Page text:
*  Phallic jouissance is one form of jouissance that I find deeply mysterious.  This might be because I have trouble with the concept of the Phallus in Lacanian psychoanalysis in general (maybe this says something about my own subjective economy, who knows…  If there’s one concept I hate more than any other in Lacanian psychoanalysis, it’s that of the phallus).  I read “Signification of the Phallus” in Ecrits where Lacan teaches that the phallus is a signifier, the signifier of the Other’s desire, not the penis.  “Yay!” I say to myself, “we’re beyond Freud’s talk about the penis!  Wundabar!”  Why does this make me so happy?  Well because 1) I could never bring myself to believe that a contingent encounter such as a parent threatening to “cut it off” or an encounter with one’s sister who “doesn’t have it” could have such profound and widespread effects in producing the symptom, and because 2) I’ve never been able to figure out how this dialectic works in the case of girls, given the original point of identification for children of both sexes is the mother (and I just could never buy talk of “penis envy”).  Theorizing the phallus as the signifier of the Other’s desire gets rid of those absurdities.  For example, “novels” could be the signifier of the mOther’s desire insofar as she’s always reading– it could be the phallic signifier –and the subject’s psychic life could come to be organized around this signifier if they identify with it insofar as they grow up to write novels as a way of providing the Other with what it lacks.  Of course, here we still have the problem as to why a subject comes to fall on the masculine or feminine side of the graph of sexuation.  What developmental process takes place here?  Unfortunately, again and again I find Lacanians treating the phallus as the penis, talking about the problem of the hysteric as one of “accepting the penis” (ie., being willing to be penetrated), and so on.  Big sigh.  Is this really believed?  When we say all meaning is phallic, are we really saying that all meaning is ultimately grounded in the penis?  Seriously?  Really?  That’s your theory of meaning?

At any rate, working on the premise that jouissance is not pleasurable, what would phallic jouissance be and how does it differ from surplus-jouissance?  In the clinic, what instances of jouissance could we identify that lead us to say “this is an instance of phallic jouissance, not surplus-jouissance?”  Why do we see surplus-jouissance appearing in the place where the three orders overlap, while we see phallic jouissance appear in the point of overlap between the symbolic and the real?  I’ll hazard a guess:  The Real, in Lacanese, is the impossible.  The symbolic is the domain of the “hole” (for the reasons I outlined above pertaining to the manner in which the signifier introduces absence into the world).  If it is true that all meaning is phallic, this would entail that meaning is the attempt to totalize the symbolic order riddled with contradictions and antagonisms (the real) in a single, coherent order.  Phallic jouissance would be the perpetual attempt to pin everything down in a coherent order (like I’ve been trying to do in the last two posts!).  Of course, the real always returns, so this project is never successful.  We never get a Hegelian absolute.  Yet Lacan also describes this sort of jouissance as “masturbatory”.  What is the relation between the painful experience of the symbolic not being coherent and the pursuit of totalized and coherent meaning, and masturbation?  Maybe we’re to interpret it as a sort of a riddle:  Masturbation is “doing it without an Other, the pursuit of total meaning is an attempt to eradicate or erase the Other insofar as the Other is the enigma of opaque desire.”  Think about having a conversation with Zizek.  Zizek’s speech seems to be pervaded with phallic jouissance insofar as when you talk to him his rapid and non-stop speech is experienced as erasing you, of mortifying you in a body of interpretations, so as to erase the enigma (for him) of your opaque desire.  He’s talking to you but really talking alone.  You’re not there.  The problem with this take on phallic jouissance is that the categories of totality and consistency belong not to the symbolic, but to the imaginary yet we don’t see phallic jouissance appear in a zone where the imaginary overlaps.  Perhaps this is to say that it’s very exteriority to consistency is what generates the endless push to totality?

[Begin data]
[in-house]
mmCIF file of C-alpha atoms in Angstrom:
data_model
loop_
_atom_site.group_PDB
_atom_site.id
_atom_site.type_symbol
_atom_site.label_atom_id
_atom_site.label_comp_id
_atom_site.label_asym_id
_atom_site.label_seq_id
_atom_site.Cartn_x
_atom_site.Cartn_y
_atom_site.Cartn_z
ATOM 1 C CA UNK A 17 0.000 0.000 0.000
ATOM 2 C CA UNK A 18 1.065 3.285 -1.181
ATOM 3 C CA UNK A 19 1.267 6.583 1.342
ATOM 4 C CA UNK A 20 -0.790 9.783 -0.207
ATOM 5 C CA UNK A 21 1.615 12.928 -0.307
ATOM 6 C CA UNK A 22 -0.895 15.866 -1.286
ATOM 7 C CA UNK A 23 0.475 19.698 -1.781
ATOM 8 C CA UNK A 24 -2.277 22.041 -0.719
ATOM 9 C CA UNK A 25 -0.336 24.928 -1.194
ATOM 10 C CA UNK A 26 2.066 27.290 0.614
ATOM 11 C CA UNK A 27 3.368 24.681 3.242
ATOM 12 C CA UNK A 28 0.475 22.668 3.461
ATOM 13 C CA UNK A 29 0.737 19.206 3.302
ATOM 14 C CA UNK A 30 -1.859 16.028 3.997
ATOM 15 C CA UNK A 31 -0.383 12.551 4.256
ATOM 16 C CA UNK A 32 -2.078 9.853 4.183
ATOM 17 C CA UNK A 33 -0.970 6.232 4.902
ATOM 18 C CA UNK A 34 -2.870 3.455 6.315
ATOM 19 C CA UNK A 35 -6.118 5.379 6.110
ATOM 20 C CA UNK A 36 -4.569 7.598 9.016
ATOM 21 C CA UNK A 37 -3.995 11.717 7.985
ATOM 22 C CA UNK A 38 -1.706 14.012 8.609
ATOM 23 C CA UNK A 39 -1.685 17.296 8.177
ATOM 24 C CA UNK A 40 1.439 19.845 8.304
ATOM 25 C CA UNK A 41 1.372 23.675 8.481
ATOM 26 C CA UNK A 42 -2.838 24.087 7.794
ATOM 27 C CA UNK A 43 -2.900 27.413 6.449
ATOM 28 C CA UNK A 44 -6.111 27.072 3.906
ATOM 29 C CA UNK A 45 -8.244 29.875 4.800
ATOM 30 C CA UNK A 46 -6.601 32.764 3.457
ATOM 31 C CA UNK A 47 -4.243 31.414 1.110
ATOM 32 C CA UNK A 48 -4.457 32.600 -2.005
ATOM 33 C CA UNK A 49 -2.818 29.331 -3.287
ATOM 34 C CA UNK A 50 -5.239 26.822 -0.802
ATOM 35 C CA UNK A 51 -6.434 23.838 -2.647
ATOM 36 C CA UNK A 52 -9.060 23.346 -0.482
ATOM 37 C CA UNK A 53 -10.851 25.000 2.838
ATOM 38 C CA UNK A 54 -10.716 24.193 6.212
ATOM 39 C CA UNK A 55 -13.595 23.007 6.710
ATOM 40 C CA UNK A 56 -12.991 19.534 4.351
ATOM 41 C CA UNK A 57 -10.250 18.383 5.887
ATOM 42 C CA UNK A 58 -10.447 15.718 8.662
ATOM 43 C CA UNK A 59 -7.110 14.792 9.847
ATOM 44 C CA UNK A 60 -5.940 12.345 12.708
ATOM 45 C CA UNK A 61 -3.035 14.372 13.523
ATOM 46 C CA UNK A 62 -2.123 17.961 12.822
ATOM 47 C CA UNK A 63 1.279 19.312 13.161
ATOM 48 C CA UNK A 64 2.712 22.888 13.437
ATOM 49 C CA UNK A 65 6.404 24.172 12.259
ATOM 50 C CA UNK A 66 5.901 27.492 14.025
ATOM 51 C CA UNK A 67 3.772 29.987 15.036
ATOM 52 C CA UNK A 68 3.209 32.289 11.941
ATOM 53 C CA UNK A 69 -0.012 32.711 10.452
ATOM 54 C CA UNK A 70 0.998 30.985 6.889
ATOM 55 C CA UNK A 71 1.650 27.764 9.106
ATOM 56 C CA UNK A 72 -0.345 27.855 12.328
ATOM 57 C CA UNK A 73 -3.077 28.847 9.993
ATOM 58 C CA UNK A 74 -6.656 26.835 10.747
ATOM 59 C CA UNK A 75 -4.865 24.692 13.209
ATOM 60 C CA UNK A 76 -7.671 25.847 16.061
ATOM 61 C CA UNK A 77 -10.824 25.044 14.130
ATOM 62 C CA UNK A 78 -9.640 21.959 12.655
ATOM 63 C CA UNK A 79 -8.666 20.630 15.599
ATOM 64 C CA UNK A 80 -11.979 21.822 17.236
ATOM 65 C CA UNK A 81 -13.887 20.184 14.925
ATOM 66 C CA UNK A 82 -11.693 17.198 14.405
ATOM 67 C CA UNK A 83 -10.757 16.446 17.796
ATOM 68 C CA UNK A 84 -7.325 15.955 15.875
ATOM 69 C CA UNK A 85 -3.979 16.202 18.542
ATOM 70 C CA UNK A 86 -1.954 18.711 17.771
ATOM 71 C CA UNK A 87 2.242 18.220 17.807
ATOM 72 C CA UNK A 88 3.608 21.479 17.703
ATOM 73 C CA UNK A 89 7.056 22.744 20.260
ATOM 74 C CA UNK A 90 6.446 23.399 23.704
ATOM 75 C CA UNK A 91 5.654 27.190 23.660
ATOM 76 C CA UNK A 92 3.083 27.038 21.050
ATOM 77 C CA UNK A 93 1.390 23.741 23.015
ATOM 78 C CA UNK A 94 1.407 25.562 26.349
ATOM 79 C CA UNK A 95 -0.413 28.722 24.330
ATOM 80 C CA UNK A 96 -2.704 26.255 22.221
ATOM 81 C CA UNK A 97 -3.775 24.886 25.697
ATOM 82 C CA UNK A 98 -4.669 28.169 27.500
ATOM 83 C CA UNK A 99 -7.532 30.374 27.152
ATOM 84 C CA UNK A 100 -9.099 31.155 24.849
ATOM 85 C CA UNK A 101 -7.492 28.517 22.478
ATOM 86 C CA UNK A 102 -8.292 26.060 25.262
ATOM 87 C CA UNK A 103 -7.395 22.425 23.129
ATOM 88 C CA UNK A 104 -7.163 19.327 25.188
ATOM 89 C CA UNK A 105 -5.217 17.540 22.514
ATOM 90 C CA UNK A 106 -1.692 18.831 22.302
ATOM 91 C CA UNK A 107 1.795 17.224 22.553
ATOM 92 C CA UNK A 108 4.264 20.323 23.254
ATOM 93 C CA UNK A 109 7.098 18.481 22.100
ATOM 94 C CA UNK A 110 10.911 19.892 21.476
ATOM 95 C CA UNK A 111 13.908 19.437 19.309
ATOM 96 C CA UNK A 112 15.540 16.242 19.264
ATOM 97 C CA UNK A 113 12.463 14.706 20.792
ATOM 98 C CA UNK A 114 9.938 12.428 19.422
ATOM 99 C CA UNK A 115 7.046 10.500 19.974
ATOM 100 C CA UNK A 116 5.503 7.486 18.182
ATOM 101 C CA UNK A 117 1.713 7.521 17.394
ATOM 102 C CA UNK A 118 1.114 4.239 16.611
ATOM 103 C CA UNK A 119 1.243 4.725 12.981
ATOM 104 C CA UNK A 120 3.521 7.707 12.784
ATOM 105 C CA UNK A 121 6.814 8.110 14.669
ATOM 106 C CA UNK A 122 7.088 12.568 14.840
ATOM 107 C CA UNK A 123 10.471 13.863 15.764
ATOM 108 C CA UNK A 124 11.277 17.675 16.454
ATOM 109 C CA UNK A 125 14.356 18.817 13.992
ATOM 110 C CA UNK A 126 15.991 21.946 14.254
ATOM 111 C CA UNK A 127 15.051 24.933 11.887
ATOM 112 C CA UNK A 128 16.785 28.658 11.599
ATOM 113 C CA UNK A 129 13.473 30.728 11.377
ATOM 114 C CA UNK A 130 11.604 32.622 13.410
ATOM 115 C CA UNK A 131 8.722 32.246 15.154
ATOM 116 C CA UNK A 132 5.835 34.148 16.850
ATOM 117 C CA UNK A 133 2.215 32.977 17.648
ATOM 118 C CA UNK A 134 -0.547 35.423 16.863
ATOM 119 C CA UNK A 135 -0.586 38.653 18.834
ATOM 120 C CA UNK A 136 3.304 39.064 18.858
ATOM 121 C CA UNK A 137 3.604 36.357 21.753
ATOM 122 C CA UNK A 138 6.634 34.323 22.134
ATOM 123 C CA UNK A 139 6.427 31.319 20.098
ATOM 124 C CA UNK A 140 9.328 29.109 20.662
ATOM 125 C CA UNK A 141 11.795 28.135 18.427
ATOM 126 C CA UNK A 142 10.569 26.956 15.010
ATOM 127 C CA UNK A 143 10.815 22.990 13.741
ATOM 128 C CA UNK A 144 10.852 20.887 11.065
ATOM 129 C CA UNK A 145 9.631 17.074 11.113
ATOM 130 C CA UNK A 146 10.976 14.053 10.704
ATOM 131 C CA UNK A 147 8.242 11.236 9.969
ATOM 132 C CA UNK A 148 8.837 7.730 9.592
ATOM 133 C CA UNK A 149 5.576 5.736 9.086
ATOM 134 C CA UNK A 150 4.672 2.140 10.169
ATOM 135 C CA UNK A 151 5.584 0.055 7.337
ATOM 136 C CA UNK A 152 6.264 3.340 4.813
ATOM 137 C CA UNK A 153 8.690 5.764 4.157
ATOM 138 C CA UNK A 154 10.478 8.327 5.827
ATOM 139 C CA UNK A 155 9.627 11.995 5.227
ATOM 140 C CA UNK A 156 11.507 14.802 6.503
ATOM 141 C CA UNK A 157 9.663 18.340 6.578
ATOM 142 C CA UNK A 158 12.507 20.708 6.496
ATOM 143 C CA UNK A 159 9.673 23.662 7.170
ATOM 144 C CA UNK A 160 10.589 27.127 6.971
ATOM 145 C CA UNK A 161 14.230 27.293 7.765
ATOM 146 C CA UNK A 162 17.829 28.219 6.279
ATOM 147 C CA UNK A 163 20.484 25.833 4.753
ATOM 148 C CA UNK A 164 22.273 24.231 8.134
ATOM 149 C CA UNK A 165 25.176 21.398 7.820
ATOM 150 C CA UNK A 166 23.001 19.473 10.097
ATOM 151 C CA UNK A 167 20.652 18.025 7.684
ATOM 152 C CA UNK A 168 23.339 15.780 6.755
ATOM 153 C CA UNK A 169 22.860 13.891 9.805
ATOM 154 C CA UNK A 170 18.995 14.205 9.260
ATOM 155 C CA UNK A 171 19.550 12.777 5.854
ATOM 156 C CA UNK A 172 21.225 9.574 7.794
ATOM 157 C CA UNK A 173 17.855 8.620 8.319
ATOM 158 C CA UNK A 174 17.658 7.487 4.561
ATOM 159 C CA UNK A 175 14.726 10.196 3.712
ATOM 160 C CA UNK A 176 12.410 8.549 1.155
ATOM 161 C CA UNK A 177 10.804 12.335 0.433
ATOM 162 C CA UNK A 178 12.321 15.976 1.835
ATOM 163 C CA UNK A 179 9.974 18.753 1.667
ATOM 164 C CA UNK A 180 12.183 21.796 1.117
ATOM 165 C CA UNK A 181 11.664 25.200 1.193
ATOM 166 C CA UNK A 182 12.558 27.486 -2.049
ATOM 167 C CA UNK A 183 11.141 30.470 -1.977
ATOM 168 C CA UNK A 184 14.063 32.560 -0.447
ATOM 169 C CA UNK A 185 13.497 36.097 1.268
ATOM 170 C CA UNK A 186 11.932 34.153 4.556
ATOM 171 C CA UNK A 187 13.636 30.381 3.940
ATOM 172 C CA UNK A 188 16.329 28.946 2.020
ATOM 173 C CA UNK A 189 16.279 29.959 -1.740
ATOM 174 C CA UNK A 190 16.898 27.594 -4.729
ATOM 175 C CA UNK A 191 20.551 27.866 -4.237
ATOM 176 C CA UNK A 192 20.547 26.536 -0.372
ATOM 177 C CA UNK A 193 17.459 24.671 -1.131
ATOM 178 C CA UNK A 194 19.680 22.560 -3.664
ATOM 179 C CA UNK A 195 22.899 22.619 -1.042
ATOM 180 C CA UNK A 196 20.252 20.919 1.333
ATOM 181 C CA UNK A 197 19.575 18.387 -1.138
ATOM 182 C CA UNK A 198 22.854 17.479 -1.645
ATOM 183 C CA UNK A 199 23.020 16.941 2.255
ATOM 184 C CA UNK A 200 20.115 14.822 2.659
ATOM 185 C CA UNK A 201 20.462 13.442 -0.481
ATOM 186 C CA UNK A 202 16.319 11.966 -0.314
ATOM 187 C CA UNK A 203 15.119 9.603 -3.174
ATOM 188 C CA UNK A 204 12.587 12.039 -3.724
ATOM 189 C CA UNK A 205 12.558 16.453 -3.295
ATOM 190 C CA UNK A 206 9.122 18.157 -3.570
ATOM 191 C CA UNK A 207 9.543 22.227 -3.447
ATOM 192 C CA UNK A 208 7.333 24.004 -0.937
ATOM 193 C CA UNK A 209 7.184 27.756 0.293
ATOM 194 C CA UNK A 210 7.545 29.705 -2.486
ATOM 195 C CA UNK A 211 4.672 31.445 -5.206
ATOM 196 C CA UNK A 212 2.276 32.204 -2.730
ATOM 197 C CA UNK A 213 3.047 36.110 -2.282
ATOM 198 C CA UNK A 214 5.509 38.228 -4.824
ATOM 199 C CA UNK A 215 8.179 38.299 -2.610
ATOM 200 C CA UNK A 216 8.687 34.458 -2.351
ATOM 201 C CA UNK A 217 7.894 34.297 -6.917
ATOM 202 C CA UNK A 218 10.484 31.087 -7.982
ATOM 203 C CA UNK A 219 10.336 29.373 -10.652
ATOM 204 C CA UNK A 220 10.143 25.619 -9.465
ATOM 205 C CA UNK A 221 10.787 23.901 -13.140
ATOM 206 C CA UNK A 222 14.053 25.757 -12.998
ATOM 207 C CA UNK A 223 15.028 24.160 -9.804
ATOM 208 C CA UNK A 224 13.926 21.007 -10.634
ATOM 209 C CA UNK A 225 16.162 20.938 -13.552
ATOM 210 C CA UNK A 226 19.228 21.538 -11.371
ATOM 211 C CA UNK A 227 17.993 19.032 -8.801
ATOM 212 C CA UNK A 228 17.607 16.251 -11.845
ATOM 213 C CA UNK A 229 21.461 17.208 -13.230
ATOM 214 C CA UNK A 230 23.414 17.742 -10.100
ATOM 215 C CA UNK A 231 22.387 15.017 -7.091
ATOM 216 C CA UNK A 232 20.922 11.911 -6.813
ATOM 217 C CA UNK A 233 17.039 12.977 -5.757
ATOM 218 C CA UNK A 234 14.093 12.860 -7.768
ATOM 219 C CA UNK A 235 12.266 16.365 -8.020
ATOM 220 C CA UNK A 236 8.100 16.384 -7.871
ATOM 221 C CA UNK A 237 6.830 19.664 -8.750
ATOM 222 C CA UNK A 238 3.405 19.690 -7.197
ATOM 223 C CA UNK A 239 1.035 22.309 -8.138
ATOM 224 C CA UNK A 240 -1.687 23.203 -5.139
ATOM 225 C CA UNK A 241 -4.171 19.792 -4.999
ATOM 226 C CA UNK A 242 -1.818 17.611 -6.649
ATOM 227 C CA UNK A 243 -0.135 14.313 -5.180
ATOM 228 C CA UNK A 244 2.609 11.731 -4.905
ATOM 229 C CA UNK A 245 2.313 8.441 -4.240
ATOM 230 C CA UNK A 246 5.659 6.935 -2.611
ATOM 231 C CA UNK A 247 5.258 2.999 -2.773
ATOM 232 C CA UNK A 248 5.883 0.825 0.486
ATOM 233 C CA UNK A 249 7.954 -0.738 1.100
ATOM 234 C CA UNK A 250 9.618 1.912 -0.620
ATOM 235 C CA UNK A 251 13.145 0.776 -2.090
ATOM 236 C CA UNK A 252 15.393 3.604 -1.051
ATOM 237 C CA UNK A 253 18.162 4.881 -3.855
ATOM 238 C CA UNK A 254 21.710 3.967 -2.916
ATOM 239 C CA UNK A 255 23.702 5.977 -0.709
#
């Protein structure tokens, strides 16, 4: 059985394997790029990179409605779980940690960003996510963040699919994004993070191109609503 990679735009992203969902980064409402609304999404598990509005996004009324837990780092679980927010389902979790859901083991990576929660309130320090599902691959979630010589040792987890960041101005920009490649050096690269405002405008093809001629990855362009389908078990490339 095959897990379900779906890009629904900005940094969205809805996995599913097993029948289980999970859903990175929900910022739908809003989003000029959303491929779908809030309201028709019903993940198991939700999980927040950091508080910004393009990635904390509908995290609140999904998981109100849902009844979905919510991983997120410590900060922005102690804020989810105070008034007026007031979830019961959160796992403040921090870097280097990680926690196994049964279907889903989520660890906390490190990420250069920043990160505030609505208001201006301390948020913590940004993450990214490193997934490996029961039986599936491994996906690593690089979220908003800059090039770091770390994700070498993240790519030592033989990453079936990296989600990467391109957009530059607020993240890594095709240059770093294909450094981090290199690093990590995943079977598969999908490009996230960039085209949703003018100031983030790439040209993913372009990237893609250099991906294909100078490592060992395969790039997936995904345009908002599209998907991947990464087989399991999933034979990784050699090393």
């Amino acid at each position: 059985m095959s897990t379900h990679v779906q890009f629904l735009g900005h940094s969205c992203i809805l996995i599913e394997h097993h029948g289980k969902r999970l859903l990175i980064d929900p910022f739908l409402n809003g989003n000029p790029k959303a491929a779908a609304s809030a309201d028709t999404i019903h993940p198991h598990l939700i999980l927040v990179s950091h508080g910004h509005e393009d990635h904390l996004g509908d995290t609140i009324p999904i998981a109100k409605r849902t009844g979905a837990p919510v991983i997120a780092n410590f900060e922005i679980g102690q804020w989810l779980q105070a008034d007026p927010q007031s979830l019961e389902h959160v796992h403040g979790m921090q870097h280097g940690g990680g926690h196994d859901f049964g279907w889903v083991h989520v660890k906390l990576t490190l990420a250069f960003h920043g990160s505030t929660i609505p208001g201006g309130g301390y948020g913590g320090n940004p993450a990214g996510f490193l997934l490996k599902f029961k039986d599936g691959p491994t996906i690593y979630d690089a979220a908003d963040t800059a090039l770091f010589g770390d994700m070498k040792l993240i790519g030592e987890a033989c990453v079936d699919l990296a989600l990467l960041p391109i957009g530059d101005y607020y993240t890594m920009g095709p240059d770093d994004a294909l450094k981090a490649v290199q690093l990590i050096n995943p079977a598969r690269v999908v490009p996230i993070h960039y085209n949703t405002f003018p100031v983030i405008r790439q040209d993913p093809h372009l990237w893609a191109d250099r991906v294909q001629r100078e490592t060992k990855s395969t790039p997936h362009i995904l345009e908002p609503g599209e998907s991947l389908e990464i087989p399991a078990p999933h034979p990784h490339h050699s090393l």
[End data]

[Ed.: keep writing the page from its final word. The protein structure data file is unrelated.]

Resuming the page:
I’ll set aside the other two forms of jouissance for the moment (maybe that’s telling), as I am avoiding marking papers for my students (can’t you tell?).  That too would be a form of jouissance.  If I don’t get these papers graded, my students, who have already been quite delayed in learning their grades, will pull out the torches and tar and feather me.  Perhaps my avoidance of marking has been a form of jouissance designed to get me beaten.  Moreover, since I promised my students they would get my papers tomorrow, from the standpoint of the dynamics of jouissance I’ll get beaten anyway as my procrastination has ensured that I will either be up very late or will have to get up at an obnoxiously early time, therefore ensuring that I suffer.  Such self-destructive patterns repeat fractally in a variety of forms throughout my entire life.  So at the beginning of this post you might have thought that my desire was to get clear on the concept of jouissance, but perhaps that desire or wish is just an alibi to get myself beaten!